When each of us is on our own island, it is hard sometimes to remember all the other islands that are out there.

A Facebook group called View from My Window is a reminder of the many people who are in at least relative lockdown during this global crisis. Its premise is simple – every member can post one picture of the scene outside a window in their house. The snapshot must include the date, the time and of course the location and wherever possible should exclude people. The group is carefully moderated and is one of the safest, most comfortable places I have found on the social network. The comments are full of love and empathy and greetings from around the world.

Introduced by my dear friend Heather, I joined way back when the group had only around 10,000 members. It is currently up over 1.6 million, the kind of exponential growth that we can delight in rather than fear. There are pictures and members from every continent (although I haven’t seen one from Antarctica myself) and from hundreds of countries.  Some of the shots are of gardens and lush yards. Some are of deserted city blocks. There are a few bleak views taken through the hospital windows of those with infection. The sense of intimacy and inclusion is breathtaking, as if we have been allowed for one moment into the mind of the poster. We feel connection and unity, at the same time as the emptiness of the landscapes (especially the city images) gives an eerie sense of desolation.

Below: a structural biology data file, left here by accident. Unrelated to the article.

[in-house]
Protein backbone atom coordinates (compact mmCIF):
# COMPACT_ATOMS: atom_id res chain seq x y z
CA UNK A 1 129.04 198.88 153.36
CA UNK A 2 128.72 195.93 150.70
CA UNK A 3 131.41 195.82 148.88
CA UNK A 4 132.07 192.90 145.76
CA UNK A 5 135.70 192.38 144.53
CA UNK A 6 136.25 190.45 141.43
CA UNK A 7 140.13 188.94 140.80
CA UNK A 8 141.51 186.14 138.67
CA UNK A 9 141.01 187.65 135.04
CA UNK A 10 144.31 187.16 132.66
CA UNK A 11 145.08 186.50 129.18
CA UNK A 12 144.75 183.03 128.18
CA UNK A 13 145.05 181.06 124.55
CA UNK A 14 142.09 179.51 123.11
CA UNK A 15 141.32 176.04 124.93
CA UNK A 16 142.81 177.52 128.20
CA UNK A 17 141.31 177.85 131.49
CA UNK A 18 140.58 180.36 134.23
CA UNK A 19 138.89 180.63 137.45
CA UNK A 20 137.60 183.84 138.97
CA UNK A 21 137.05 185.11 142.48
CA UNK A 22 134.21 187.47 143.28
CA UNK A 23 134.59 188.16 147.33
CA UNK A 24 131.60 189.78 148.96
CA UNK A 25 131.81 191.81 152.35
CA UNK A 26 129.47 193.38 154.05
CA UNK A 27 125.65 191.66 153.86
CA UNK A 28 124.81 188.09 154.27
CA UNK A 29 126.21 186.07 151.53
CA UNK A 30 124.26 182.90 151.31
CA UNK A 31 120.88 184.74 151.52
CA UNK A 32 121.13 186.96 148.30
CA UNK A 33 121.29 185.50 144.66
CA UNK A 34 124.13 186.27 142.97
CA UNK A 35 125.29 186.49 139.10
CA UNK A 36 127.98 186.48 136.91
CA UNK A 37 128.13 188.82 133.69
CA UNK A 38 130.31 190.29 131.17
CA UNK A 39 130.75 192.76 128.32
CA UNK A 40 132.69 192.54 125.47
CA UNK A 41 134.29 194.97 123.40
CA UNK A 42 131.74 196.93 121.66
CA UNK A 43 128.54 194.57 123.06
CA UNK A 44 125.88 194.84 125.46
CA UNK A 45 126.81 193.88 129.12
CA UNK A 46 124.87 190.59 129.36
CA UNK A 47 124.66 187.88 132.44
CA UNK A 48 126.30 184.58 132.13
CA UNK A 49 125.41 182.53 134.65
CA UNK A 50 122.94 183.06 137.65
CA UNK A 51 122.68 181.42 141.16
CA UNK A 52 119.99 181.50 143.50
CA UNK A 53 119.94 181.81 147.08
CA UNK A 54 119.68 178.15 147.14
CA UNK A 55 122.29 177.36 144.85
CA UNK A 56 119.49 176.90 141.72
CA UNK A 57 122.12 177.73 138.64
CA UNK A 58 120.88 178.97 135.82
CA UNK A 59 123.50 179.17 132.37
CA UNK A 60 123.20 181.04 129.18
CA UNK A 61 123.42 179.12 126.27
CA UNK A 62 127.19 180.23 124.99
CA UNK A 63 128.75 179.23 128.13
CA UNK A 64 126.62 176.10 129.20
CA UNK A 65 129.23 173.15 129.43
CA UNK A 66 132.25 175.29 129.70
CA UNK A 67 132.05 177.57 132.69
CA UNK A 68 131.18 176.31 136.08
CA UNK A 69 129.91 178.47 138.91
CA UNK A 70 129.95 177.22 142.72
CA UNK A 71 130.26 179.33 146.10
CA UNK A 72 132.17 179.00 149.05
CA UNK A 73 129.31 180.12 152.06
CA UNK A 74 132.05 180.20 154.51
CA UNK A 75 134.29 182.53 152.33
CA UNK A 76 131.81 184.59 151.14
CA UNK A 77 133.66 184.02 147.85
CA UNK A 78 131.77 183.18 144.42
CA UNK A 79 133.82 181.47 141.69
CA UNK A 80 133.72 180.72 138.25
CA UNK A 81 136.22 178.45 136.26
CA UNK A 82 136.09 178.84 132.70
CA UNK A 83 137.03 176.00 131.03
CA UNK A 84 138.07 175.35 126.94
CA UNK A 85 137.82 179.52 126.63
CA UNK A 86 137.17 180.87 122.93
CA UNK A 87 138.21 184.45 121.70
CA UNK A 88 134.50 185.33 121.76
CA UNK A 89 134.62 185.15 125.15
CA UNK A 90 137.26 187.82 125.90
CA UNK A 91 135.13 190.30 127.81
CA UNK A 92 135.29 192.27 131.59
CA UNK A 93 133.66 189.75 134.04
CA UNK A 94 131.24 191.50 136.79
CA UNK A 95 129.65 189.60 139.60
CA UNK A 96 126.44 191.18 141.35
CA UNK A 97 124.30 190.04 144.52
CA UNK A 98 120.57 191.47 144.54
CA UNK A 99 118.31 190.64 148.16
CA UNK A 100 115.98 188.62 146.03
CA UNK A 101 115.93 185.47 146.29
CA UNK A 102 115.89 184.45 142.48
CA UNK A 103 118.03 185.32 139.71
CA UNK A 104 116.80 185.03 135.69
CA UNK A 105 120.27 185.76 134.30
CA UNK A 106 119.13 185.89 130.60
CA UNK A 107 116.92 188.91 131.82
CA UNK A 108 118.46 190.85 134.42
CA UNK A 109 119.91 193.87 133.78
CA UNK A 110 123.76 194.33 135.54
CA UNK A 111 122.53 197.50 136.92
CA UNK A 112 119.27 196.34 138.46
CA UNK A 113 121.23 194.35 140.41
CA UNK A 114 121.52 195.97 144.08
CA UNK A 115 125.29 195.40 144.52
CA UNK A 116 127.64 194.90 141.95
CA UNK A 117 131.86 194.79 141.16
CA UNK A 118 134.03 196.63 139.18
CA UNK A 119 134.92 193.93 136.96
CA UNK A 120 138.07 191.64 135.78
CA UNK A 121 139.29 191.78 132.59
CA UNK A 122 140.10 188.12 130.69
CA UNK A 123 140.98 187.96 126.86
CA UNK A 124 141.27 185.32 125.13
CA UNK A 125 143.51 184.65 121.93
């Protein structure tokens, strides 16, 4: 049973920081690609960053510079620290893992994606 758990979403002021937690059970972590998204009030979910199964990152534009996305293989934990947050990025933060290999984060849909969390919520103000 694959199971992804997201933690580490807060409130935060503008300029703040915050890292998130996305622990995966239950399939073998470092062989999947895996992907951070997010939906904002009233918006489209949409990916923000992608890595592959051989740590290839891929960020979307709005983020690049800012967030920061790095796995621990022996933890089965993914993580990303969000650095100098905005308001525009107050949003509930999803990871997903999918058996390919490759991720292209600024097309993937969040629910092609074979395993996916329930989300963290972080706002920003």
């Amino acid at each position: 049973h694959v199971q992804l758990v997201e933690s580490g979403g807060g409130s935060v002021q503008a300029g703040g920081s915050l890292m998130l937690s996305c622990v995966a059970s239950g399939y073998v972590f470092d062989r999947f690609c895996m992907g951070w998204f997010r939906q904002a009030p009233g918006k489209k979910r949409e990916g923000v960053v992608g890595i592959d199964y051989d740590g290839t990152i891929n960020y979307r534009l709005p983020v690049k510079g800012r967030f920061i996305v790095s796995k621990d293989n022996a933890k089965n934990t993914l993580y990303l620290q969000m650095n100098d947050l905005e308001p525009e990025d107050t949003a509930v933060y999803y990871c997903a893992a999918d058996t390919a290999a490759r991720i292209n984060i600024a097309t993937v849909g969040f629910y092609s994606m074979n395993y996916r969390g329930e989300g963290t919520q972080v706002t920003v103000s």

Because my picture is now buried by literally a million others, I have reposted it here. This is what I see when I look out my study windows. Trees, empty streets and in the corner of my eye pictures of Rome to remind me that there is a greater world than I am seeing. The pictures have always been there. Their redolence is new.

I’d love you to join the movement – there is no other way to characterize something that has swept through the world and incorporated millions. Allow the world for one moment to look through your eyes. And then relax and share the stirring beauty and pathos of the other images and of the messages of solidarity that accompany them.

[This Post was adapted from a essay originally published on Facebook the day listed above]